Synopses & Reviews
andlt;Iandgt;These are the secrets I have kept. This is the trust I never betrayed. But he is dead now and has been for nearly ninety years, the one who gave me his trust, the one for whom I kept these secrets. The one who saved me . . . and the one who cursed me.andlt;/Iandgt; andlt;BRandgt;andlt;BRandgt;So starts the diary of Will Henry, orphan and assistant to a doctor with a most unusual specialty: monster hunting. In the short time he has lived with the doctor, Will has grown accustomed to his late night callers and dangerous business. But when one visitor comes with the body of a young girl and the monster that was feeding on her, Will's world is about to change forever. The doctor has discovered a baby Anthropophagi--a headless monster that feeds through the mouthfuls of teeth in its chest--and it signals a growing number of Anthropophagi. Now, Will and the doctor must face the horror threatenning to overtake and consume our world before it is too late. andlt;BRandgt;andlt;BRandgt;andlt;Iandgt;The Monstrumologistandlt;/Iandgt; is the first stunning gothic adventure in a series that combines the spirit of HP Lovecraft with the storytelling ability of Rick Riorden.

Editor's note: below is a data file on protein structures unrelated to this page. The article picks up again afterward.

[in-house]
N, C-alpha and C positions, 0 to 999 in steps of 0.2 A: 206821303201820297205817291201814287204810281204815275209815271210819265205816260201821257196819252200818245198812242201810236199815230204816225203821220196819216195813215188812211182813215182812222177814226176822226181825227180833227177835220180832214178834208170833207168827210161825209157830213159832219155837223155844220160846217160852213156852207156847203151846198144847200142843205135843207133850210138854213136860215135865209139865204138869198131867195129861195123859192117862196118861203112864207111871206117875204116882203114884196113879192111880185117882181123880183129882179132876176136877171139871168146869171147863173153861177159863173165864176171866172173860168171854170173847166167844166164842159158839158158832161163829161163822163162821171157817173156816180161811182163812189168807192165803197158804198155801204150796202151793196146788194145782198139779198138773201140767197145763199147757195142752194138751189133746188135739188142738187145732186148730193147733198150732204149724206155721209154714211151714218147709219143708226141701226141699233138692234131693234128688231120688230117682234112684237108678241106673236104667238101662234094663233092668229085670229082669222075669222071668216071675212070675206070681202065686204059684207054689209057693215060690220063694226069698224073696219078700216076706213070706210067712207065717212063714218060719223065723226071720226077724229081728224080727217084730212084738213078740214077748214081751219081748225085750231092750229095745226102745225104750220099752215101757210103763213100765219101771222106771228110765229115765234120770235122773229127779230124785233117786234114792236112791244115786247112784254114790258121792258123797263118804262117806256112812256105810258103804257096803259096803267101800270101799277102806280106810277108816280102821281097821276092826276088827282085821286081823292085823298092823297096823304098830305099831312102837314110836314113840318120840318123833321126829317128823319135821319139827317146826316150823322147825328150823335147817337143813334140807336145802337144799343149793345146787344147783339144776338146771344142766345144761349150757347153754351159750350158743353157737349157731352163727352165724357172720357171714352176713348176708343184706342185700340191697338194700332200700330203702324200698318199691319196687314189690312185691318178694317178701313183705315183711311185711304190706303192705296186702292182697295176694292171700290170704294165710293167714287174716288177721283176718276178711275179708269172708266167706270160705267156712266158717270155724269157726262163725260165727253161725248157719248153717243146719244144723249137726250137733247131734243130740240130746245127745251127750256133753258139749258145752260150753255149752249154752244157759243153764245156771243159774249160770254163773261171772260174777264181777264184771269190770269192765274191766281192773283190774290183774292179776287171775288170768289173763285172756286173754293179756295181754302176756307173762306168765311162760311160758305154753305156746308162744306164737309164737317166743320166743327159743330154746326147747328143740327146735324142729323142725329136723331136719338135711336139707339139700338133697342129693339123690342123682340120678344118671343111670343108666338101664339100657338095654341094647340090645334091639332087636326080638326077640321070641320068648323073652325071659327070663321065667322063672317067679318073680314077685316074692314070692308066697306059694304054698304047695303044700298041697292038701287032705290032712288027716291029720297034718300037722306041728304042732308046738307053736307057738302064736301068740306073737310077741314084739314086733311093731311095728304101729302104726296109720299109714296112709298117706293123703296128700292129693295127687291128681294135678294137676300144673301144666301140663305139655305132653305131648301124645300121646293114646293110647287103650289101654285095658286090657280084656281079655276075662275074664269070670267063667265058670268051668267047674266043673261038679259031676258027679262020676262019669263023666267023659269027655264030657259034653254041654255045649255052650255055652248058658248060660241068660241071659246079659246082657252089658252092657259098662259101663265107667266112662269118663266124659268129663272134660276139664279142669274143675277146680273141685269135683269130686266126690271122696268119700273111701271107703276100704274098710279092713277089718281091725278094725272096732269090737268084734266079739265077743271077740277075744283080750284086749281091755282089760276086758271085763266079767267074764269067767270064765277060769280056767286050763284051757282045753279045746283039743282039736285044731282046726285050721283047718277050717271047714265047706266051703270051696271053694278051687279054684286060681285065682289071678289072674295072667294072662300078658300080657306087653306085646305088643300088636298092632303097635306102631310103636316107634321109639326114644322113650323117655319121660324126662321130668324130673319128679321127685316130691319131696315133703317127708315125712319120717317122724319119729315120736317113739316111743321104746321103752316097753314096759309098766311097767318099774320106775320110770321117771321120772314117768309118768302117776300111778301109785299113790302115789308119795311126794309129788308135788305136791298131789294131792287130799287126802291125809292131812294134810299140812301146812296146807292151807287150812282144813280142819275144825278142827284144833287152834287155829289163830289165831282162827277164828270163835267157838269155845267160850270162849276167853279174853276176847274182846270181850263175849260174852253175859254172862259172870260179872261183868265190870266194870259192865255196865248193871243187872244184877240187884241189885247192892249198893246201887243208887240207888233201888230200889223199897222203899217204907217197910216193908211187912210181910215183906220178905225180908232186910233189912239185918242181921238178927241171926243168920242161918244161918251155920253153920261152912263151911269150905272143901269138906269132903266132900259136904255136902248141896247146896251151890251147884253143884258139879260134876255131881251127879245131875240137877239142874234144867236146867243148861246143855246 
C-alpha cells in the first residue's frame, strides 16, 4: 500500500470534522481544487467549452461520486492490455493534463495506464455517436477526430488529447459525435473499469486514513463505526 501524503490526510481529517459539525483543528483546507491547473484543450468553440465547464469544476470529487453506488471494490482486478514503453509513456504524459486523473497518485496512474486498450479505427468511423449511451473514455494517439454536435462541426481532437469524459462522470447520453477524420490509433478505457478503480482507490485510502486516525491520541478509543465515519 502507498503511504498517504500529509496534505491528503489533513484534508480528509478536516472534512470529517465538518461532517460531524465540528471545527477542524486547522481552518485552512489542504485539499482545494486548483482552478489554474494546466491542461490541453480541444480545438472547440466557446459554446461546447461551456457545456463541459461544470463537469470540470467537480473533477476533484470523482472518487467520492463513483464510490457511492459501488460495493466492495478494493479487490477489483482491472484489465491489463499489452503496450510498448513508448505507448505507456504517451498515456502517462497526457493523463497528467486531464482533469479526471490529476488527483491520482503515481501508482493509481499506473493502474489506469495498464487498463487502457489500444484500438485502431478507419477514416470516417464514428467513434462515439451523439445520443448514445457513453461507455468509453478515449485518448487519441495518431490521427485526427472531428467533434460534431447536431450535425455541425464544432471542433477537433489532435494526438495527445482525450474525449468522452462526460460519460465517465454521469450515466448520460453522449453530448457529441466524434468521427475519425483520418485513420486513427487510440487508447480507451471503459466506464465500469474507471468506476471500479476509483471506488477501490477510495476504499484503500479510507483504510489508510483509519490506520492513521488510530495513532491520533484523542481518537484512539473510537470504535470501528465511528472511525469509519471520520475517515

"In this dark tale constructed as a journal by 12-year-old orphan Will Henry, Yancey (the Alfred Kropp series) presents the story of the boy's apprenticeship to an enigmatic 19th-century 'monstrumologist,' Doctor Pellinore Warthrop. Purportedly found in 2007 amid the personal effects of the recently deceased Will (at age 131), the memoir opens as a corpse is delivered to Warthrop by a grave-robber one night in 1888. What appears to be a horrific desecration of the body foreshadows a plague of headless, man-eating anthropophagi. Will, left in the doctor's care since his parents' death, is drawn into the effort to save his town and find out how the creatures reached America, and both Will and Warthrop are forced to confront their own family histories and obsessions. Yancey's elegant depiction of an America plagued with monsters, human and otherwise, spares no grisly detail (in describing feeding anthropophagi: 'The head is the most coveted prize. The first to reach her seizes it and wrenches it from her neck... a steaming geyser shoots into the air and paints crimson their teeming alabaster bodies'). Horror lovers will be rapt. Ages 14up. (Sept.)" Publishers Weekly (Copyright Reed Business Information, Inc.)